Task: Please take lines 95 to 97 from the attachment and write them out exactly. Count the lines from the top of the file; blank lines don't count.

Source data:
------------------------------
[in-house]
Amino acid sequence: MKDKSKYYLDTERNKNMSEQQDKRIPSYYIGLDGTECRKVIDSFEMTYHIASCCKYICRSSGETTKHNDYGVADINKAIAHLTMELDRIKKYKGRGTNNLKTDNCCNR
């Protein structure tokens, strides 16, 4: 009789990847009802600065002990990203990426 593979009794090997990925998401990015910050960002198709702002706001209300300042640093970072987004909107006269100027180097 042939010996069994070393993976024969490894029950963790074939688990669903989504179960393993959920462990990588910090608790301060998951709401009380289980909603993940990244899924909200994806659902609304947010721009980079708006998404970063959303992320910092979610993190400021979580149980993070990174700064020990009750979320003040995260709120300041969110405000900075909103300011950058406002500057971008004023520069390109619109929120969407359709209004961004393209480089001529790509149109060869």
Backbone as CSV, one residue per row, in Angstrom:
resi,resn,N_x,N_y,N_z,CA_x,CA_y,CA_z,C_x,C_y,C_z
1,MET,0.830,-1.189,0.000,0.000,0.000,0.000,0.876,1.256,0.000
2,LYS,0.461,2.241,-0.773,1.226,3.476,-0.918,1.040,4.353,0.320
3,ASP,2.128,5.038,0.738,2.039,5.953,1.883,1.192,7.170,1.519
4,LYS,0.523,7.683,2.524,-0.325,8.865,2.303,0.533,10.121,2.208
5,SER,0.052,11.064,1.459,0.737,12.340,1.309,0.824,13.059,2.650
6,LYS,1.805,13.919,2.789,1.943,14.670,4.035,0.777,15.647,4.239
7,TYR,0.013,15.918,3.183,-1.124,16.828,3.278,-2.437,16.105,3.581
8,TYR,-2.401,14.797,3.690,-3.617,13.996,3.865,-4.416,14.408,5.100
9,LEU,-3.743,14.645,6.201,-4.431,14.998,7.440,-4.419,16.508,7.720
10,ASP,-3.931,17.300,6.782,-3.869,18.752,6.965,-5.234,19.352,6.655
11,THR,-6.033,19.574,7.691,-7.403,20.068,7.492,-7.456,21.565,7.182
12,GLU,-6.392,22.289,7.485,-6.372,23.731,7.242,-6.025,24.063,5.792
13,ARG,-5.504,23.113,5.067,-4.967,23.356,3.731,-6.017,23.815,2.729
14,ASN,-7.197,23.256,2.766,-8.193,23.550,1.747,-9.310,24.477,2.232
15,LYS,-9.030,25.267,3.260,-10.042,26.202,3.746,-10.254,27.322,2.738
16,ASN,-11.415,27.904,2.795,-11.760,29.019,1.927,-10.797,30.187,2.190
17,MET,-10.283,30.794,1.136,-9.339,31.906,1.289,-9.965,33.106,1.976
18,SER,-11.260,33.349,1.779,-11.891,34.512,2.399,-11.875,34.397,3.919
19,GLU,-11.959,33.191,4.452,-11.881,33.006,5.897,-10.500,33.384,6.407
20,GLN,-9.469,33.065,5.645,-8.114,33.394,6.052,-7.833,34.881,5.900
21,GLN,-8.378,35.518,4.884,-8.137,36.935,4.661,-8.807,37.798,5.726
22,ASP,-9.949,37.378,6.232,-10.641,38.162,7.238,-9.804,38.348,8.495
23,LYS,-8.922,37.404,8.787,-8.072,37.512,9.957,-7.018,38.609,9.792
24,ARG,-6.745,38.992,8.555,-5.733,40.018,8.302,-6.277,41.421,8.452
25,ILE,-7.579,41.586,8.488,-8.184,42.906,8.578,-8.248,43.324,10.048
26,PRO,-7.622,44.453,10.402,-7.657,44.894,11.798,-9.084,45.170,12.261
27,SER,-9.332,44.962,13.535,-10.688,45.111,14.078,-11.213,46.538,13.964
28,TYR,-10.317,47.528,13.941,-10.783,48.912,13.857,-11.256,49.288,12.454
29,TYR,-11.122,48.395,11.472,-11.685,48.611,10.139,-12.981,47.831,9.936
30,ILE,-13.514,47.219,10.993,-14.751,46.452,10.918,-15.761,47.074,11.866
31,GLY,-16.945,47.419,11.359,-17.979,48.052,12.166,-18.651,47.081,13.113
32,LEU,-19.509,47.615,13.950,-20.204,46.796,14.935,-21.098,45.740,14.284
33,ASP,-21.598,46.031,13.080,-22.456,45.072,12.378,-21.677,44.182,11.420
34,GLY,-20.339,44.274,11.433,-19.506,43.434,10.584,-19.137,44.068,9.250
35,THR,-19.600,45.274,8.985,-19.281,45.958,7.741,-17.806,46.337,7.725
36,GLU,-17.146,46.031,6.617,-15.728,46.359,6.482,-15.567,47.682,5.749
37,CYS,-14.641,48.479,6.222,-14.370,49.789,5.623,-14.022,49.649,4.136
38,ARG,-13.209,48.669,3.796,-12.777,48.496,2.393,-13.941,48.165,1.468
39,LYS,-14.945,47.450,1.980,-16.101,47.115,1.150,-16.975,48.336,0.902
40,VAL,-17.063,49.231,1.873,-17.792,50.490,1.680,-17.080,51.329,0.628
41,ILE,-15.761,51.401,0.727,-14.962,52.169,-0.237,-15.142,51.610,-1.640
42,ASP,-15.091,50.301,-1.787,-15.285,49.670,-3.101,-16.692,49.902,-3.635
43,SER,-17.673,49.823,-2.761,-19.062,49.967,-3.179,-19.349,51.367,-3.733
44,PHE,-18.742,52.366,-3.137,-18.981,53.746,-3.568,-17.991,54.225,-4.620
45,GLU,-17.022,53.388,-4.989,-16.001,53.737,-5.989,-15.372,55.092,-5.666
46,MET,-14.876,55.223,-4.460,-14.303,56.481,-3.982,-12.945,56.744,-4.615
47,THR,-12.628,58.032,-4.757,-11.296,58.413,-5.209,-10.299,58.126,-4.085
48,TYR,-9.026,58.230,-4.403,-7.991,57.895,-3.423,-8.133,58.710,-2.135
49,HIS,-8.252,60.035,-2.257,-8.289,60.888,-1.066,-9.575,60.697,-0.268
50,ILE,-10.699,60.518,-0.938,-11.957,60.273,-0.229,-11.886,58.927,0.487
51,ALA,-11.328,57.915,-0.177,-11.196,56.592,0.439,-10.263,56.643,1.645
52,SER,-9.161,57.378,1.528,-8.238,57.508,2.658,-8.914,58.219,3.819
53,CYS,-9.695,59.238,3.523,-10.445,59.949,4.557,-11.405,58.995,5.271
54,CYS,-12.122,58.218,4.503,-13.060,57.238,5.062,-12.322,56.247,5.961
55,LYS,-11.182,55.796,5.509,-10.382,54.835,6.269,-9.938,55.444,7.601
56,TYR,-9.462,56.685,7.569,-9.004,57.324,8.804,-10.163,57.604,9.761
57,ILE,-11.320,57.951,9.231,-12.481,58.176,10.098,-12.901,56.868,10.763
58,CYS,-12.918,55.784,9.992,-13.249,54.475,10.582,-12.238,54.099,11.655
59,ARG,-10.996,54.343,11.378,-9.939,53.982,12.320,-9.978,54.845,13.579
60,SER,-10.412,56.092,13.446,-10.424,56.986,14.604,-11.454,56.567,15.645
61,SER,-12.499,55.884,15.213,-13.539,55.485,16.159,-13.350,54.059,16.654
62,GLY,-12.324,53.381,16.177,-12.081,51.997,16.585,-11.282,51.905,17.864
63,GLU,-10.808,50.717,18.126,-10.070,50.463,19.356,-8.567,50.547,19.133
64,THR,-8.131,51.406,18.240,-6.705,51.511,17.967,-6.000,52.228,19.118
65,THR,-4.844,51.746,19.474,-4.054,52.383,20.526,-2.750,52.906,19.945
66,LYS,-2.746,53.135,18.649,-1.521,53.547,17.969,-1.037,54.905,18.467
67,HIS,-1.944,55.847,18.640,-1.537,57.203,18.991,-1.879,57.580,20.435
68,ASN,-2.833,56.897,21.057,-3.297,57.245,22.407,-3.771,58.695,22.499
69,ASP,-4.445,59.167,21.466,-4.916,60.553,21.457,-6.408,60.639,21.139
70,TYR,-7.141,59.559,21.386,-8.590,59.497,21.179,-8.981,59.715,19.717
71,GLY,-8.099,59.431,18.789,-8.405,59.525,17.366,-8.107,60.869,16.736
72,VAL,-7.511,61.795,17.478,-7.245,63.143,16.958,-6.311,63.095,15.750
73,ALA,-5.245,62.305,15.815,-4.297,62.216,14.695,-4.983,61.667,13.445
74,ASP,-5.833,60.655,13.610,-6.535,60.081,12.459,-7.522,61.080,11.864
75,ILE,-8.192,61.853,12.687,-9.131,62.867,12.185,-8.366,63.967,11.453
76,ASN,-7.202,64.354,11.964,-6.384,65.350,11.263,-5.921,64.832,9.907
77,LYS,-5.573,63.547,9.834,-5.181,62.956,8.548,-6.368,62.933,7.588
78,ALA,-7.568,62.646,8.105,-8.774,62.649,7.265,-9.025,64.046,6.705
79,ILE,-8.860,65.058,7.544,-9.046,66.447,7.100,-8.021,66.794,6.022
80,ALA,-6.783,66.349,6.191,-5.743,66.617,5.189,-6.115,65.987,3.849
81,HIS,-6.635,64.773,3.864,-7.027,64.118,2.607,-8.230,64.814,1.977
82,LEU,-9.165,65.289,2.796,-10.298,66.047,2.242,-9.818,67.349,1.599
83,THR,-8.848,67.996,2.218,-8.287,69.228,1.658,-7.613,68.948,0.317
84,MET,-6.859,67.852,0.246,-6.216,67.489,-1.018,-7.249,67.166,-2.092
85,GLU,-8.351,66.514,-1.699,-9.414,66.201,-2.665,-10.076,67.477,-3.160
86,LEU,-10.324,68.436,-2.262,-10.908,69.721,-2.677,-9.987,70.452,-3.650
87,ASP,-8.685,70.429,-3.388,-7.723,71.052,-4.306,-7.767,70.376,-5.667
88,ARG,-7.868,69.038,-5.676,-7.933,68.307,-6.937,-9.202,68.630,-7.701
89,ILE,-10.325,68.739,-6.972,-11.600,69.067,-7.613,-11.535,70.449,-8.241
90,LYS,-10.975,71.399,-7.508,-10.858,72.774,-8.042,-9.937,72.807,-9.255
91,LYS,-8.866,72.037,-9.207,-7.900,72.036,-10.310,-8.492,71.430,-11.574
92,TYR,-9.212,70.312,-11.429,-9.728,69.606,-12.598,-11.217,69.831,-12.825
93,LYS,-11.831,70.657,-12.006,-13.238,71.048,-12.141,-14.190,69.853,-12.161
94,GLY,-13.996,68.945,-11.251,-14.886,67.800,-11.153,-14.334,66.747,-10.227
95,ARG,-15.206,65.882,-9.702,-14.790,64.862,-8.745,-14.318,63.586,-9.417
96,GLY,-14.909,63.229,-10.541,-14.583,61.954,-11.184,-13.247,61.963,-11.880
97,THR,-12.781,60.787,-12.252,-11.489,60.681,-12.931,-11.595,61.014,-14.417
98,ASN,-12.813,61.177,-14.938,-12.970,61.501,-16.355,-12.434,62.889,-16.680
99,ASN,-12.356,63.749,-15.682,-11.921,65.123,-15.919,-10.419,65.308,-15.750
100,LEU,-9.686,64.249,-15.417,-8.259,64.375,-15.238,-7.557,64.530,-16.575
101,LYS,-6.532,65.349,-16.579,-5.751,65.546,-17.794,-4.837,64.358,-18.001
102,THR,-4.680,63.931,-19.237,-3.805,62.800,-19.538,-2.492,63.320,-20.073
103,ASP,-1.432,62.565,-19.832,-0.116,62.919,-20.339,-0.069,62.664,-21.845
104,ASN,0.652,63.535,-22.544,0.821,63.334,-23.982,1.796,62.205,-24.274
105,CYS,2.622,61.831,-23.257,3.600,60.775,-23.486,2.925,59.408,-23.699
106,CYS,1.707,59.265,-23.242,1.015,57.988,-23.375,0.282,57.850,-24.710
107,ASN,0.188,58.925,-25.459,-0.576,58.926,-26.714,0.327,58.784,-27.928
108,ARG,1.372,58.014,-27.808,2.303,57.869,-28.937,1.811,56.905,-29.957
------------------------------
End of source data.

90,LYS,-10.975,71.399,-7.508,-10.858,72.774,-8.042,-9.937,72.807,-9.255
91,LYS,-8.866,72.037,-9.207,-7.900,72.036,-10.310,-8.492,71.430,-11.574
92,TYR,-9.212,70.312,-11.429,-9.728,69.606,-12.598,-11.217,69.831,-12.825